Growth stocks can be exciting, but they can also be risky. So we asked a handful of your fellow investors here at The Motley Fool to clue us in on some stocks that combine high growth with limited risk.
Read on to see why they like memory-chip maker Micron Technology (NASDAQ:MU), wine and beer producer Constellation Brands (NYSE:STZ), and real estate marketplace Zillow Group (NASDAQ:Z) (NASDAQ:ZG) right now.
A brewer that keeps bubbling higher
Jeremy Bowman (Constellation Brands): On the surface, Constellation Brands may not seem like a growth stock, as alcohol as generally a slow-growth category. In fact, the seller of beer, wine, and spirits didn't even grow revenue in its most recent quarter, though that was due to the sale of its Canadian wine business.
Constellation has made a series of smart acquisitions in recent years, such as taking over the rights to distribute Modelo Group beers including Corona inside the U.S., and, more recently, taking a stake in Canadian marijuana grower Canopy Growth, giving it exposure to the fast-growing marijuana market. Recreational pot is already set to become legal in Canada, and if the U.S. eventually follows suit, Constellation could have access to a market as big as alcohol. Over the last five years, the stock has jumped more than 400%, largely due to steadily increasing profits from the Modelo deal, but the company should have more gains ahead.
In Constellation's most recent quarter, its beer category remained strong, with 8% sales growth and a 17% operating income increase. The company has also made a move into craft beer, acquiring Ballast Point in 2015, and as well as craft whiskey, with its purchase of High West Whiskey. It's shifting its focus to premium products. Adjusted earnings per share is expected to grow 25% this fiscal year, and I'd expect the company to deliver more growth as it makes acquisitions, drives Mexican beer sales, and capitalizes on the recent tax reform law.
Throw in the potential upside from marijuana, and there are a lot of reasons to bet on the company's long-term growth.
Don't forget this undervalued memory-chip maker
Anders Bylund (Micron Technology): The memory-chip market has settled down significantly in recent years. Several rounds of consolidation, triggered by brutal price wars in the past, created a trio of dominant suppliers with the clout and fiscal discipline to keep street prices healthy and stable. Micron Technology is one of these three survivors, and its investors have pocketed an 80% return over the last 52 weeks.
That's not nearly enough. Micron's shares have plenty of soaring left to do.
You see, market makers are acting as if another price war is inevitable. Micron's stock is trading at bargain-basement prices. You can buy shares today for less than seven times trailing earnings and five times forward estimates.
If you prefer cash-based valuation measures, Micron also trades at nine times its trailing free cash flow. Plugging the company's data into a discounted cash flow calculator, with $6.99 of trailing earnings per share and an estimated five-year growth rate of 27%, you'll find that the stock should be worth something like $178 per share.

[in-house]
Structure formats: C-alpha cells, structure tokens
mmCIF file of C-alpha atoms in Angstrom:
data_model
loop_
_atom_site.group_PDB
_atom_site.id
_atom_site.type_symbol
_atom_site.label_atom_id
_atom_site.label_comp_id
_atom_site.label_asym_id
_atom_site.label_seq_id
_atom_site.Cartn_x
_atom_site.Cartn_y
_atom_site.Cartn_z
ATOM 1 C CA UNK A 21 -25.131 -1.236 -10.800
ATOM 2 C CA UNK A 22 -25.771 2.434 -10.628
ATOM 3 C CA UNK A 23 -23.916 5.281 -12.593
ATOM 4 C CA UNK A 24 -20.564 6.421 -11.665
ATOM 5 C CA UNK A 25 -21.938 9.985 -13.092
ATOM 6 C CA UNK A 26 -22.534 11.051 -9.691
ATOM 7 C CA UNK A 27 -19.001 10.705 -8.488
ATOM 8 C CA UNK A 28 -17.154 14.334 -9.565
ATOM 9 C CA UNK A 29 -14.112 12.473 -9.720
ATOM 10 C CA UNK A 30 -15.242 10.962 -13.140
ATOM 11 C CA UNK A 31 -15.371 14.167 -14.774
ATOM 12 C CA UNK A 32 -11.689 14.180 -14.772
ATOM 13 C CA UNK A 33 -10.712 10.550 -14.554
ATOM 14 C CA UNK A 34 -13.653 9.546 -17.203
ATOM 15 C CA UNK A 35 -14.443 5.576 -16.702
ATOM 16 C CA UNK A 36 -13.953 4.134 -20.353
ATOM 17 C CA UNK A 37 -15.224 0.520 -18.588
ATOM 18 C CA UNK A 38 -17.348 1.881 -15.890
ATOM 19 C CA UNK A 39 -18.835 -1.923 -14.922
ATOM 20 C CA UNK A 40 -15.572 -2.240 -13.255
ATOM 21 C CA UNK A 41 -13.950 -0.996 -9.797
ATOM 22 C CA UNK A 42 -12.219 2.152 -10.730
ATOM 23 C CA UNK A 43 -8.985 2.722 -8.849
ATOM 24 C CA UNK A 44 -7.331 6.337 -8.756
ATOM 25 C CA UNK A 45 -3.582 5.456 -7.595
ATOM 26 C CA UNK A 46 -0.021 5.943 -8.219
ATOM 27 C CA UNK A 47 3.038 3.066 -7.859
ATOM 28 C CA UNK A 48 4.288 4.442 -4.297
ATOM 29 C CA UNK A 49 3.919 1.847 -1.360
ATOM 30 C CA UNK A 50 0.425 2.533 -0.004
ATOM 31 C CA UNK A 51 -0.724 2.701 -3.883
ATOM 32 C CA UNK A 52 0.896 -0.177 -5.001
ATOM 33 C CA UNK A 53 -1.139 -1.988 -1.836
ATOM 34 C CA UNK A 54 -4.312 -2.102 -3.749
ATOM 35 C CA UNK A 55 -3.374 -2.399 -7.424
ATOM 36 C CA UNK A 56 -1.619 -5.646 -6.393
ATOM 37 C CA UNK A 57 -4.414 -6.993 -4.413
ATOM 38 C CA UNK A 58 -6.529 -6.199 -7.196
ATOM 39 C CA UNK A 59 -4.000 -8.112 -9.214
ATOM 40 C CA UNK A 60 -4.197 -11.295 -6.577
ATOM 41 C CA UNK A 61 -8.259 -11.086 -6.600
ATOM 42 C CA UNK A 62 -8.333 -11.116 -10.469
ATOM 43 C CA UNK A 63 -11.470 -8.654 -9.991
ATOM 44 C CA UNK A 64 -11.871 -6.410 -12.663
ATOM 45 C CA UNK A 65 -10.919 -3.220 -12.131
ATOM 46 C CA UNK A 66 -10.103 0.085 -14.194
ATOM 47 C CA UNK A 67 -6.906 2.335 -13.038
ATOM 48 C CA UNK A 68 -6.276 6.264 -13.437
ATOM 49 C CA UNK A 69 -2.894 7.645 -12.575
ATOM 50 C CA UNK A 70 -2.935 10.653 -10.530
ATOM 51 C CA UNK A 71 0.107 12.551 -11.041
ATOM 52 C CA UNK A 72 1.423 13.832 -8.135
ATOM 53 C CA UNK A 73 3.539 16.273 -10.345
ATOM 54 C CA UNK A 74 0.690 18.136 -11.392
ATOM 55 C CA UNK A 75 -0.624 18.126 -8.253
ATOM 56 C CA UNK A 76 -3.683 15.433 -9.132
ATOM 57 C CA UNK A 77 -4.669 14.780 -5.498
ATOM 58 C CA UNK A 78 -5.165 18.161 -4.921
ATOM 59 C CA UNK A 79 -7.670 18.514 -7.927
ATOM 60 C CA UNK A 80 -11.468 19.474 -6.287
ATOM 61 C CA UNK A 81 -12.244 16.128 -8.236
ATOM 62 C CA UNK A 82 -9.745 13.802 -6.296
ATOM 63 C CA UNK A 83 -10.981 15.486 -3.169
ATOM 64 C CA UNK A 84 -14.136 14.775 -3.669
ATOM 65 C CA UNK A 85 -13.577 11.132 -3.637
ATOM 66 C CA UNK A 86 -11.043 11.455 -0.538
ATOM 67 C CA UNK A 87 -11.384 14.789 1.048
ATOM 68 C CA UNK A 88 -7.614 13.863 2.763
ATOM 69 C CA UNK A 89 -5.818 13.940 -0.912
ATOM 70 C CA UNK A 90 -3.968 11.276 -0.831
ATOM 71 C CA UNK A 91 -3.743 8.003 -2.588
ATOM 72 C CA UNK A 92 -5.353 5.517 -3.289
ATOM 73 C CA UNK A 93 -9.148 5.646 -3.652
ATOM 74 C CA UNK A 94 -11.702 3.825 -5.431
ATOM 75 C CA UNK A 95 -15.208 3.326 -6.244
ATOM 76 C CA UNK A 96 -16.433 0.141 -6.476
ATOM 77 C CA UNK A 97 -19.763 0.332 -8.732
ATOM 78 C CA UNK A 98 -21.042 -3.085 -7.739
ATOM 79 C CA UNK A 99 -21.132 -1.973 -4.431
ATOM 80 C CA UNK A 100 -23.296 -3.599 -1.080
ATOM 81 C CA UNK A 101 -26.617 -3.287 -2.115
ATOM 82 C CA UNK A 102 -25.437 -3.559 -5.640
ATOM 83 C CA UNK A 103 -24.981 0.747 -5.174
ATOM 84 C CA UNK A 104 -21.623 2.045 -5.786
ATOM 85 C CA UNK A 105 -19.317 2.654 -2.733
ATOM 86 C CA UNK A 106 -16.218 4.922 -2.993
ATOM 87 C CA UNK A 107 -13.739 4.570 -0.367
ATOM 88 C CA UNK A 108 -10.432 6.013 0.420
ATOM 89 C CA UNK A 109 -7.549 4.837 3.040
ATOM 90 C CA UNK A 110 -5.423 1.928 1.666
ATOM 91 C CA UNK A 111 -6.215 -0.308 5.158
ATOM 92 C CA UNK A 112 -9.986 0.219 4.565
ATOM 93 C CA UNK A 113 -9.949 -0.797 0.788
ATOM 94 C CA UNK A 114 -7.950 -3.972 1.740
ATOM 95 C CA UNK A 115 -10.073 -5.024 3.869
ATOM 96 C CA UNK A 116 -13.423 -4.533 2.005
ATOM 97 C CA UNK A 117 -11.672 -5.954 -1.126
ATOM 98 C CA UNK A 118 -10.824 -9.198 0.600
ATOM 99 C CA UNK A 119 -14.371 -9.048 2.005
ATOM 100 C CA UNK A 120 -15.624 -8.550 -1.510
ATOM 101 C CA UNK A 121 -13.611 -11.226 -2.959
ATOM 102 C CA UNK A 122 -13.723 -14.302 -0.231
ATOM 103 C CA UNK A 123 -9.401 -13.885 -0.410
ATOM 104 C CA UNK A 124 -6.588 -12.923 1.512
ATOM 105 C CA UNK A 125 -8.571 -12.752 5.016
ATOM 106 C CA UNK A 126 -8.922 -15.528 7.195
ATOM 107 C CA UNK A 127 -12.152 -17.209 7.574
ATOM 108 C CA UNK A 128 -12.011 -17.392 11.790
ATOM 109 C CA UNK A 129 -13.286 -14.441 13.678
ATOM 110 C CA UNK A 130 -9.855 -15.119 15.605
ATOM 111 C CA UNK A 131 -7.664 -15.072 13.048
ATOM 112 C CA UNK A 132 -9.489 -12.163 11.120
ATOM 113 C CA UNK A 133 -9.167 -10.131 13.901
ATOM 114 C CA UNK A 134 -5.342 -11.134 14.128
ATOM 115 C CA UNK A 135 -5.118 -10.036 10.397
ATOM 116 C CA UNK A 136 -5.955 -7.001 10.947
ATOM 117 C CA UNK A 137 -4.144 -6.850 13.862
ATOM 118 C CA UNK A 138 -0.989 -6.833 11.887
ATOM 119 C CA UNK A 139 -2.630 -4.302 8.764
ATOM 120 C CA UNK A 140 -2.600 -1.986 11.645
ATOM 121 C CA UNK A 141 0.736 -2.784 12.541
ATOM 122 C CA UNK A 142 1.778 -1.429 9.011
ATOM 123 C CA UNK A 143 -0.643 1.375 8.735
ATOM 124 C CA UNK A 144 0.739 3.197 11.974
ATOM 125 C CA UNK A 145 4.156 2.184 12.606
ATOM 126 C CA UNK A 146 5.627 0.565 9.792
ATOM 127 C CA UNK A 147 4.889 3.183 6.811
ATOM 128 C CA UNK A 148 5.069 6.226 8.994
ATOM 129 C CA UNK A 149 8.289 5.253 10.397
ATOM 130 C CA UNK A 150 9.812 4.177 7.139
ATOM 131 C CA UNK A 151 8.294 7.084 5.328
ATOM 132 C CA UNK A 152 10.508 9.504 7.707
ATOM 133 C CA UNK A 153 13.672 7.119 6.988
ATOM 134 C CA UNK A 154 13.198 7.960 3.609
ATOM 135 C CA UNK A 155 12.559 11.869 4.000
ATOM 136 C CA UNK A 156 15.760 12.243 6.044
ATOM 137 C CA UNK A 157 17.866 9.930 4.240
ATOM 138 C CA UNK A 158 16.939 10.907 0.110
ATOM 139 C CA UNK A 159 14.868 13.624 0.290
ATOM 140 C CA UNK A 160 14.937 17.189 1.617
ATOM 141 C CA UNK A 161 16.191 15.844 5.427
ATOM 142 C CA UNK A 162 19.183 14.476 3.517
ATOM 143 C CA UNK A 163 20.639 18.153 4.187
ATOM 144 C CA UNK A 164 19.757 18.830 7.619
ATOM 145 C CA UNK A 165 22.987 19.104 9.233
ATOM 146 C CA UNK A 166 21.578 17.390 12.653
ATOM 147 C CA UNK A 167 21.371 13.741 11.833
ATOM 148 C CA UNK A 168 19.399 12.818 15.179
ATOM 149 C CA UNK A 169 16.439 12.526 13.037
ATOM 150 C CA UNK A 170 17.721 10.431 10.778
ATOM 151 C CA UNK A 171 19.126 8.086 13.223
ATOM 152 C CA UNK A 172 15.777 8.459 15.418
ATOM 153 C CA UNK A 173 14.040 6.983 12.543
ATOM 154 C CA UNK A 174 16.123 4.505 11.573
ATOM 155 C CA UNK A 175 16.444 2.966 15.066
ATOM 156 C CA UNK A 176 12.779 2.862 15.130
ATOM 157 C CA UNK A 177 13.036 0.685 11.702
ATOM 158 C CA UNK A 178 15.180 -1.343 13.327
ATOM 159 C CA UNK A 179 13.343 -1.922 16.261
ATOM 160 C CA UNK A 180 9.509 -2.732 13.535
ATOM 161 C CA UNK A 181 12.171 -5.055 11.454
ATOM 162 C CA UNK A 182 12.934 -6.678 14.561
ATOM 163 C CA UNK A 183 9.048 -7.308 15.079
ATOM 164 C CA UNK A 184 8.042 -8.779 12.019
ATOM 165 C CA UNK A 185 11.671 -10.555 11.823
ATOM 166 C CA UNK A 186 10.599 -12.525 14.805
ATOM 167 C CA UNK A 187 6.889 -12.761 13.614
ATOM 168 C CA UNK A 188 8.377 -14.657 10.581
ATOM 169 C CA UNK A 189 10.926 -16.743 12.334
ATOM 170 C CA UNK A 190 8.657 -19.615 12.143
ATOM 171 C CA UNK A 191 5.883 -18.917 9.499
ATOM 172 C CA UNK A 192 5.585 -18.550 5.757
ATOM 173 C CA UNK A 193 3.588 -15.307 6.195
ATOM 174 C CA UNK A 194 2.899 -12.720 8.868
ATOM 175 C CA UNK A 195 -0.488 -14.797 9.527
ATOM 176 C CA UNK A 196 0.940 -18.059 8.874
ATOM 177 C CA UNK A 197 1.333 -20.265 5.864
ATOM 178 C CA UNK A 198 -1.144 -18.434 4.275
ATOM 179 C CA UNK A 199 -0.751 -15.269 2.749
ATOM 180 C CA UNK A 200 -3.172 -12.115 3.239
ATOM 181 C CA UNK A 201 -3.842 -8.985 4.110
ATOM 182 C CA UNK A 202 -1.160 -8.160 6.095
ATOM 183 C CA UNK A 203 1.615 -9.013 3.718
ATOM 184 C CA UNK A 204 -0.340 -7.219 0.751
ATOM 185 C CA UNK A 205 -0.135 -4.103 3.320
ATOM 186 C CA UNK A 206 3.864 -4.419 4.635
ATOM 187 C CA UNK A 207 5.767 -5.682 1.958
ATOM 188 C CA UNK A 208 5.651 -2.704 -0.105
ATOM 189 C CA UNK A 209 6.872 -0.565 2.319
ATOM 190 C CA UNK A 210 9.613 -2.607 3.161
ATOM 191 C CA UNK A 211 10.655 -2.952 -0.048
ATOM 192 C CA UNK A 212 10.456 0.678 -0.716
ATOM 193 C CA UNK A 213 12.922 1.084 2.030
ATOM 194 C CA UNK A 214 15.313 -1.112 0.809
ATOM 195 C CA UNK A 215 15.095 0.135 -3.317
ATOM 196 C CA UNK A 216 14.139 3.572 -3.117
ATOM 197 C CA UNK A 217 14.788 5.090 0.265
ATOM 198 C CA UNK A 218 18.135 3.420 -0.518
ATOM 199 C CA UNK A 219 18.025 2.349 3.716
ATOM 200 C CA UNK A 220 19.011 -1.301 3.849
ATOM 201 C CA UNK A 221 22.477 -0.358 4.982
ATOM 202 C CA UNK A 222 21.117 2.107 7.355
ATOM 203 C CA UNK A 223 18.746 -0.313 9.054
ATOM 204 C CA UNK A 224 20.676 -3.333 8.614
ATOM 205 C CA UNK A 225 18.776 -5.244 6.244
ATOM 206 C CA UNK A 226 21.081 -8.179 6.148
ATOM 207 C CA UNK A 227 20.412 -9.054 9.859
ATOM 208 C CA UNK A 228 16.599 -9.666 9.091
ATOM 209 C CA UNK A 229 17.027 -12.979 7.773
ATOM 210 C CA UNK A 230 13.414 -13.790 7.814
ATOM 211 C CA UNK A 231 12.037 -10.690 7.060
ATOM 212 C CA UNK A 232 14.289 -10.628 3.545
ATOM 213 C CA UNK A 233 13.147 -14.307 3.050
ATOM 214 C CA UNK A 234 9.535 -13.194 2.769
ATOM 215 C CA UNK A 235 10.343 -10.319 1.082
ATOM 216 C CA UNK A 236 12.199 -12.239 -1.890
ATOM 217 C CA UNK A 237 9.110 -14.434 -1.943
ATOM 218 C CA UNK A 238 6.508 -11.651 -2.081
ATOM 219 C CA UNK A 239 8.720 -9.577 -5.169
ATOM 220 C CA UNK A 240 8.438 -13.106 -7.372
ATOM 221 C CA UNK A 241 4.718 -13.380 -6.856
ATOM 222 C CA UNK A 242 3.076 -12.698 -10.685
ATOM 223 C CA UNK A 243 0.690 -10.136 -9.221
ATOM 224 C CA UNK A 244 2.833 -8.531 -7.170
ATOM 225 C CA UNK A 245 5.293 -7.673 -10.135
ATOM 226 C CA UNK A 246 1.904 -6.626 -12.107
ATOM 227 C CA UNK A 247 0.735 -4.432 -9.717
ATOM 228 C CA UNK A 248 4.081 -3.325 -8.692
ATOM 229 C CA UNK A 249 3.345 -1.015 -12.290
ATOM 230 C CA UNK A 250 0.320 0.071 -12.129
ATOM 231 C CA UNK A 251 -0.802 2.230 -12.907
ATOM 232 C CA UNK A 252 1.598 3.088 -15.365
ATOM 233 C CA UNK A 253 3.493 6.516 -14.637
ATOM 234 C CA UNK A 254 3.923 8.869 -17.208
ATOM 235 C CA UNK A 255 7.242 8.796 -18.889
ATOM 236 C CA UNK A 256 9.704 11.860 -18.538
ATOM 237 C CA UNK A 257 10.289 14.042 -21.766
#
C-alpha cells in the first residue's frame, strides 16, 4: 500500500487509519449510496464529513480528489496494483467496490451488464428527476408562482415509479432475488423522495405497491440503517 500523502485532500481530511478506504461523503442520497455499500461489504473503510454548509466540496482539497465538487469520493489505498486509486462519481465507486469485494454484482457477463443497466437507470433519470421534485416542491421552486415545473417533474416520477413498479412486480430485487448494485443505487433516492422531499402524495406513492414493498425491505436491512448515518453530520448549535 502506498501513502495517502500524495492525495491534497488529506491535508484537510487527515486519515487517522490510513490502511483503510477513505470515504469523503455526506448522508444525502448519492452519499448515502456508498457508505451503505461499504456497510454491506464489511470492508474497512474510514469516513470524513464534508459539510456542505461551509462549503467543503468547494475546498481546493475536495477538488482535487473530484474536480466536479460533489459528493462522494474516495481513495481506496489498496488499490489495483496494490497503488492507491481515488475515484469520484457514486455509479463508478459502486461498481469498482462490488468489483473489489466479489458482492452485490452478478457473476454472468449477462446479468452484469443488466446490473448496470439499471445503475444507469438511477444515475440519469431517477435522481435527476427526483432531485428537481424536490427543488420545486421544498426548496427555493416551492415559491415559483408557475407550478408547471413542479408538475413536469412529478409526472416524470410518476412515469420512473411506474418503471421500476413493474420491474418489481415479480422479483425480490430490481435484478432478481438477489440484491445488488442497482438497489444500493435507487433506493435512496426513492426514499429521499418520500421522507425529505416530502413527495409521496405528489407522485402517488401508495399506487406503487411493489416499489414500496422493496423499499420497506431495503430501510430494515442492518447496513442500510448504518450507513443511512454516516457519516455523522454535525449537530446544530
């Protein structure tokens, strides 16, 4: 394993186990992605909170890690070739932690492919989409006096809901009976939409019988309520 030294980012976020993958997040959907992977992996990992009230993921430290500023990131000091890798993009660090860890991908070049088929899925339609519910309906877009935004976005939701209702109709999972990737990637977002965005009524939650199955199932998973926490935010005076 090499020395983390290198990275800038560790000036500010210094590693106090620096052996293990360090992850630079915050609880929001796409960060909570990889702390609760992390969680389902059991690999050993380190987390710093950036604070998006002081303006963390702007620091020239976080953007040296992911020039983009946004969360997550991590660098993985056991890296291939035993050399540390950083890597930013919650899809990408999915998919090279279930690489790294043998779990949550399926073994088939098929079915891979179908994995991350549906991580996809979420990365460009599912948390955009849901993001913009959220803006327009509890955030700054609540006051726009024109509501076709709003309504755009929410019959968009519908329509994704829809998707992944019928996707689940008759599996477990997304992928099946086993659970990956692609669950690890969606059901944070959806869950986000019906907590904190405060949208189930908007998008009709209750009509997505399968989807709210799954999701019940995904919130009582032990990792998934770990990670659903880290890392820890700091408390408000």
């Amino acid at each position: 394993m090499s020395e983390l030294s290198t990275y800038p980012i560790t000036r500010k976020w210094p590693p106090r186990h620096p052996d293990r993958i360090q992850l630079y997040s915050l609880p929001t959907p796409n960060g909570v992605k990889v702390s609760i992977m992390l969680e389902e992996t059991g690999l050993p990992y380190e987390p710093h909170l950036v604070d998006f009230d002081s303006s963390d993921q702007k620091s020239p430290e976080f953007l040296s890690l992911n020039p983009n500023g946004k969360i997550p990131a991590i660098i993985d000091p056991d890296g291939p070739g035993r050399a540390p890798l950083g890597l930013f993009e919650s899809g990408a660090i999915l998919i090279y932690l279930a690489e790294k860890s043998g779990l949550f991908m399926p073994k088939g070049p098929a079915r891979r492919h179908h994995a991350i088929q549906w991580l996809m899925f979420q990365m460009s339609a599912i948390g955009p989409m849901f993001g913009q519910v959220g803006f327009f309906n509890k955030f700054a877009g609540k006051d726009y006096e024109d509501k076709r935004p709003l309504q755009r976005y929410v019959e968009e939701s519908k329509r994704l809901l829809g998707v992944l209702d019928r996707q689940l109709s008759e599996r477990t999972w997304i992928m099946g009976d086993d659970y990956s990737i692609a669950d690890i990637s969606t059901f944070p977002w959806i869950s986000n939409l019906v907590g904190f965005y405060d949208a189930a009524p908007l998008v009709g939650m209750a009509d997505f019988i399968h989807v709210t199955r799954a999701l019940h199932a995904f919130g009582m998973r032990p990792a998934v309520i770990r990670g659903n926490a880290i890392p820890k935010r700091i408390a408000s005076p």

Actual share price today: $49.30.
The stock could triple in value without breaking a sweat. Getting Micron up to reasonable P/E ratios might take a while, because it requires investors to forgive that long and rocky history of cyclical operations and stormy price wars. But that's where Micron is going in the long run.
Disrupting real estate
Travis Hoium (Zillow Group): Real estate is a business worth hundreds of billions of dollars, and I would argue it's in dire need of disruption. Real estate agents hold an unusual amount of power and both buyers and sellers are reliant on the existing ecosystem that's far from transparent for non-real estate agents. Zillow has been the one company to disrupt the real estate market by bringing more information than ever before to buyers and giving sellers data about what their house might be worth.
The revenue strategy for Zillow right now is to sell premier advertising space to agents and connect them with buyers and sellers. In that respect, it's leveraging the existing real estate ecosystem, not upending it. As long as Zillow is proving it provides value to those agents, it can grow revenue and build a national, or worldwide, presence in real estate, taking a small chunk of the revenue generated in every market.
As you can see above, the strategy has worked: Revenue has jumped over the last decade, including 164% growth over the past three years.
What I really like about Zillow's business is the optionality it has for future growth. Zillow can continue to be a leading advertising space for real estate agents, building technology and services that make their lives easier. Or it could get into directly connecting real estate buyers and sellers through a listing platform even the real estate agents' multiple listing service (MLS) would have a hard time competing with. Getting directly into real estate is something management has avoided, but the strategy could change if the opportunity arrises.
Given the expansion we've already seen at Zillow and its opportunities in the future, this is a growth stock I think investors can buy now. Disruption is badly needed in real estate, and no company is better positioned to do that than Zillow.